The author is an area assistant with the University of Arizona based in Cochise County.


Found across western North America, locoweed (also called milkvetch) is an ever-present concern for livestock grazers, particularly in the early spring and late fall when other forage sources are less palatable or not yet available. While there are over 300 plants belonging to the genera Oxytropis and Astragalus (North America), and Swainsona (Australia), only around 20 species are associated with locoism in livestock.

The toxic compound responsible for locoism, swainsonine, is synthesized by an endophyte fungus that inhabits the locoweed plant. The compound impairs several cellular processes, including enzymes that metabolize sugars and carbohydrates, which ultimately disrupt organ systems, including the nervous system, digestive system, and reproductive organs.

These perennial plants feature a long tap root with grouped odd-pinnate compound leaves that are 8 to 12 inches long. Flowers are white or purple and resemble those of pea plants, which are in the same family. Some species of Astragalus are also selenium accumulators, creating confusion around livestock poisonings caused by the toxin swainsonine (the toxin responsible for locoism) or selenium toxicity.

Further complicating the issue, there are approximately a dozen species of Astragalus that can produce a nitrotoxin compound, while the rest are completely harmless and in fact are good sources of nutrition for grazing livestock. Differentiating between some of these species can be very difficult.

Unlike most toxic plants, locoweed is relatively palatable to most classes of livestock and animals can become habituated to consuming it. Poisonings typically occur in early spring before other forages are readily available, or in late fall when other forages have matured out for the winter.

Locoweed seeds can “bank” in the soil for many years and germinate quickly following unusually wet seasons. This leads to some years seeing especially large numbers of locoweeds and cases of locoweed poisoning. The plant remains toxic when dried.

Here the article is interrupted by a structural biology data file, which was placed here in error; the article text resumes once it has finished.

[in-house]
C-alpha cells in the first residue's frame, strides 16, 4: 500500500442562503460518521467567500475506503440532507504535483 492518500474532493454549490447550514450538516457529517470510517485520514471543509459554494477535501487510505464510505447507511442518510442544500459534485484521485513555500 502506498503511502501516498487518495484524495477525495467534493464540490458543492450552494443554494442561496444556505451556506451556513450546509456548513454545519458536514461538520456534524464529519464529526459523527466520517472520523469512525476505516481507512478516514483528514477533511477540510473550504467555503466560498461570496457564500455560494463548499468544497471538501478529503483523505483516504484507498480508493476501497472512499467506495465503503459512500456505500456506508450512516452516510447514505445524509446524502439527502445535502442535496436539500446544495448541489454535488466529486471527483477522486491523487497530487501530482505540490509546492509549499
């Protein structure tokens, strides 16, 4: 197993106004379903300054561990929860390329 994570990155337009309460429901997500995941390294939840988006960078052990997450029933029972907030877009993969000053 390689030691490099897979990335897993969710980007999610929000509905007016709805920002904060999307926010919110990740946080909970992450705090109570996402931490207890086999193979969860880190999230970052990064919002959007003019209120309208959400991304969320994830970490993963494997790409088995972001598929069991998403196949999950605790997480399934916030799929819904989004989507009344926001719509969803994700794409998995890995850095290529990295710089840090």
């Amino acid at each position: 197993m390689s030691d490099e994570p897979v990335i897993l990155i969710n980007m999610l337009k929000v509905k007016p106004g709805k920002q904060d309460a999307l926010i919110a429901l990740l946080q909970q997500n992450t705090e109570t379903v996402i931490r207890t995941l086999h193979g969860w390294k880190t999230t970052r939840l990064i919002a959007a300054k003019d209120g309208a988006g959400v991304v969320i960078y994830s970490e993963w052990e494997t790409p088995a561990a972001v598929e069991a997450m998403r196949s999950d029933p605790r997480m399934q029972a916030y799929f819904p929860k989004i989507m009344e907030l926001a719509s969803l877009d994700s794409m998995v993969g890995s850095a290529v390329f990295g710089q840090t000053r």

Many symptoms

Poisoning from locoweeds is a chronic process, and animals must consume the plant regularly over a period of weeks. Signs of toxicity include odd or erratic behavior; extreme nervousness; a slow, staggering gait; staring; depression; weight loss; and lack of coordination. At higher altitudes, cattle may be more prone to brisket disease when consuming locoweeds.

Locoweed poisoning also negatively affects both the female reproductive processes and spermatogenesis (the formation of sperm), causing bulls and rams to be temporarily infertile for up to 90 days after consumption. The toxin causes reduced ovarian function leading to lengthened estrus cycles and decreased pregnancy rates. Pregnant animals may abort their fetus or give birth to offspring with mental and skeletal deformities. Additionally, the toxin is transferred through milk where it can negatively affect nursing calves, foals, or lambs.

Locoism is diagnosed primarily through displayed symptoms and positive identification of toxin-producing locoweeds grazed by the animals. While it is possible to detect the toxin swainsonine in blood serum, the rapid metabolism and short half-life of the compound severely limits the usefulness of testing blood samples. There is no treatment for locoweed poisoning beyond removing affected livestock from access.

Animals that are severely affected may never recover fully and continue to exhibit residual behavior patterns that do not disappear for several weeks, even when removed from locoweed sources. If livestock recover enough to enter the food chain, they should be withheld from slaughter for a minimum of 28 days with no access to locoweed to allow the toxin to completely clear from all tissues.

Check horse pastures

Horses are especially sensitive to locoweed poisoning, and often demonstrate more severe neurological effects than cattle and sheep. Affected horses may develop dangerous and violent behavior patterns and extreme nervousness, making them permanently unsafe to handle or ride.

Limited research has also shown that horses are more likely to seek out and consume locoweed. Therefore, horse pastures should especially be checked regularly for signs of locoweed infestation. Horses should not be allowed to graze any locoweed-infested pasture until the plant has been eradicated.

The most effective means of locoweed control is to restrict access to the plant by moving livestock to another less infested pasture, especially during critical times when locoweed is likely to be more palatable than other forages. Additionally, take steps to prevent overgrazing on locoweed infested areas so that livestock are not forced to begin consuming it.

Livestock that begin grazing locoweed may become habituated to consuming it. These animals should be removed from the herd; they may influence other animals to begin consuming locoweed. Herbicide treatment is very effective for controlling locoweed when applied at the correct time; however, large-scale application can be difficult or costly, and the application must be repeated yearly due to the seed banks present in the soil. Some producers in heavily infested areas have found regular herbicide treatments to be beneficial in preventing economic losses to their operations.

This article appeared in the November 2019 issue of Hay & Forage Grower on page 11.

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